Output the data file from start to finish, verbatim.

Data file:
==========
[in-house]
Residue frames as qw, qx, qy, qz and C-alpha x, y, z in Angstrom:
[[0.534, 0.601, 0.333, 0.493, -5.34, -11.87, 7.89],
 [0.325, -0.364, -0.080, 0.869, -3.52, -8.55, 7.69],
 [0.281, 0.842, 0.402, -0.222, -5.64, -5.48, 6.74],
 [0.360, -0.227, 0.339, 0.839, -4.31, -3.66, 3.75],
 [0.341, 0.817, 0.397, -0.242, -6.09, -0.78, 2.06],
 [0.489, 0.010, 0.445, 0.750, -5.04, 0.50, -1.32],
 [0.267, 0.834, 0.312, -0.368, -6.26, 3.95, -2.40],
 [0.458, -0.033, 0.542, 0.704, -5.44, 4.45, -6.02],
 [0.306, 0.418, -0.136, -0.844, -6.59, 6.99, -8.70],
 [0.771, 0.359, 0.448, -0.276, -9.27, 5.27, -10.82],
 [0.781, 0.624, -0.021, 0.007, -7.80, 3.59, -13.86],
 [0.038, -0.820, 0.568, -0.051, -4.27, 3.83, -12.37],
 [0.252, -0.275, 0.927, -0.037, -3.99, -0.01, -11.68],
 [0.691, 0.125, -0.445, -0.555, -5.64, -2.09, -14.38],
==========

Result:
[in-house]
Residue frames as qw, qx, qy, qz and C-alpha x, y, z in Angstrom:
[[0.534, 0.601, 0.333, 0.493, -5.34, -11.87, 7.89],
 [0.325, -0.364, -0.080, 0.869, -3.52, -8.55, 7.69],
 [0.281, 0.842, 0.402, -0.222, -5.64, -5.48, 6.74],
 [0.360, -0.227, 0.339, 0.839, -4.31, -3.66, 3.75],
 [0.341, 0.817, 0.397, -0.242, -6.09, -0.78, 2.06],
 [0.489, 0.010, 0.445, 0.750, -5.04, 0.50, -1.32],
 [0.267, 0.834, 0.312, -0.368, -6.26, 3.95, -2.40],
 [0.458, -0.033, 0.542, 0.704, -5.44, 4.45, -6.02],
 [0.306, 0.418, -0.136, -0.844, -6.59, 6.99, -8.70],
 [0.771, 0.359, 0.448, -0.276, -9.27, 5.27, -10.82],
 [0.781, 0.624, -0.021, 0.007, -7.80, 3.59, -13.86],
 [0.038, -0.820, 0.568, -0.051, -4.27, 3.83, -12.37],
 [0.252, -0.275, 0.927, -0.037, -3.99, -0.01, -11.68],
 [0.691, 0.125, -0.445, -0.555, -5.64, -2.09, -14.38],